The Twilight Zone Season 1 Episode 4: “A Traveler” Recap & Review


When it comes to a good story, an ending can make or break the premise. Despite a pretty good idea at the heart of this one, A Traveler squanders its potential with a lacklustre and disappointing ending. It’s a shame too as there’s some good material here and the middle chunk of the episode manages to perfectly capture those Twilight Zone vibes with an uneasy tension and mystery perfectly.

Set in a remote Alaskan town, A Traveler begins with a good 10 minutes dedicated to Sergeant Yuka escorting a prisoner to a nearby police base to be pardoned, as is tradition on Christmas Eve. When they get there, a strange man shows up in one of the prison cells, dressed in a suit and claiming to know more than he lets on. Explaining to the police that he’s an extreme tourist, the police let him go, allowing him to join in with the festivities.

Unfortunately, things quickly take a turn for the worst and as the lights flicker on and off thanks to the nearby power grid fluctuations, the traveler reveals a whole bunch of hidden truths about the officers and the town. As the episode progresses, mutiny descends on the police ranks while Yuka remains suspicious about the strange man. All of this leads to an ending that tries hard to be many things but ultimately fails to really nail down a concise plot line, winding up more convoluted than it should.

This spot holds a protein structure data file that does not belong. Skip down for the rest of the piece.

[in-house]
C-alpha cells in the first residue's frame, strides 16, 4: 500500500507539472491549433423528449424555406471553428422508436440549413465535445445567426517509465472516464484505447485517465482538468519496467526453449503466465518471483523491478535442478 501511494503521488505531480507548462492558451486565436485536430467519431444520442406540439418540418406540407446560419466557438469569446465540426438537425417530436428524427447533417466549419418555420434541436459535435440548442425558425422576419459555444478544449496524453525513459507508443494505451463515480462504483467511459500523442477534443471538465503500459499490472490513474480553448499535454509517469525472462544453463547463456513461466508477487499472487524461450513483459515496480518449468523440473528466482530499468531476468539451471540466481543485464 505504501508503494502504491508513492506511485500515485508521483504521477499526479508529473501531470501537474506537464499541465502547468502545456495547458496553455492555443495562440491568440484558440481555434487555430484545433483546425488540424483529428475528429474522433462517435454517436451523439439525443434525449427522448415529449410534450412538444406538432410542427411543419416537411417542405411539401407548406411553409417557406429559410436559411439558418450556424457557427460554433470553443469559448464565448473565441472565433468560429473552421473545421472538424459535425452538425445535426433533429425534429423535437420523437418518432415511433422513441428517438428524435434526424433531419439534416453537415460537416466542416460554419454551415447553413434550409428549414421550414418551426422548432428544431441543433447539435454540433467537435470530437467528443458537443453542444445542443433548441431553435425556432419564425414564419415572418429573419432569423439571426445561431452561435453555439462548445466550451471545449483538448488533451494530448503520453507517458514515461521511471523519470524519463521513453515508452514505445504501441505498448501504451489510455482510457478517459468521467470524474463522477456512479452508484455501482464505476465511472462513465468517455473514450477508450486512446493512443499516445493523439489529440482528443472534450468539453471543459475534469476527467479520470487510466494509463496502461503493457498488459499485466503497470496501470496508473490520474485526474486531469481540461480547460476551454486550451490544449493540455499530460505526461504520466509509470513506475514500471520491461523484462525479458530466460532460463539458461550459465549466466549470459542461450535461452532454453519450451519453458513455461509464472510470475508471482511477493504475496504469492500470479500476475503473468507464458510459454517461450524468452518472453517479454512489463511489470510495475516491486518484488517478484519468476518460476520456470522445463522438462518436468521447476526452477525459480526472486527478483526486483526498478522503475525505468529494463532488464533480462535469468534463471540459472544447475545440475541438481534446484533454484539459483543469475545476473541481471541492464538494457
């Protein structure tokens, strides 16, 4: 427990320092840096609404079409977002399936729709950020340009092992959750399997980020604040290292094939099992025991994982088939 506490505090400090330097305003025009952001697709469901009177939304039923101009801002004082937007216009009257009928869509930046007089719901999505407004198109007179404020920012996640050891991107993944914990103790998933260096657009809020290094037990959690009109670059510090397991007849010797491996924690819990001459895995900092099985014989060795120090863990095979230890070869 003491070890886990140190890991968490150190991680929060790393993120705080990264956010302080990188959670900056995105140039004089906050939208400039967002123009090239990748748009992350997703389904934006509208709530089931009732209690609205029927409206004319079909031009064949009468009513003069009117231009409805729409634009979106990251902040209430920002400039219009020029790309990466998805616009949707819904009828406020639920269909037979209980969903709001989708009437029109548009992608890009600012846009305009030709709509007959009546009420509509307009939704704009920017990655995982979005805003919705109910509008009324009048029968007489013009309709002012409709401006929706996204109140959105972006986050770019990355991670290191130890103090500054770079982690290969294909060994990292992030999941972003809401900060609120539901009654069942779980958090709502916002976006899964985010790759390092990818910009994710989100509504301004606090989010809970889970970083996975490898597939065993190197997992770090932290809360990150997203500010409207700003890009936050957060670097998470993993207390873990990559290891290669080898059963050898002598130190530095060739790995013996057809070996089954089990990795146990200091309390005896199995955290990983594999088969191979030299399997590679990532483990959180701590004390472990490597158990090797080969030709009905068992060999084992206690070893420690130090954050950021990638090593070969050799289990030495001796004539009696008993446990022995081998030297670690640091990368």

It’s a shame too because tonally at least, this episode is far closer to The Twilight Zone of old than last week’s poor effort. The creepy uneasiness around the traveler and his revealing dialogue certainly makes him a very compelling character but Sergeant Yuka doesn’t quite have enough charisma to carry the episode alongside him. 

With the halfway point approaching in this series, The Twilight Zone has been a bit of a mixed bag. Despite a pretty good start, the past few episodes have really wavered in quality. There’s still some enjoyment to be had here but A Traveler suffers from the same issue the first episode had. It feels bloated and overlong with an opening section that could have easily been edited down by a good 10 minutes. Still, with 6 episodes to go there’s still hope yet for Jordan Peele’s anthology series to deliver a few very strong episodes but right now it’s difficult to know where that inspiration will come from. 


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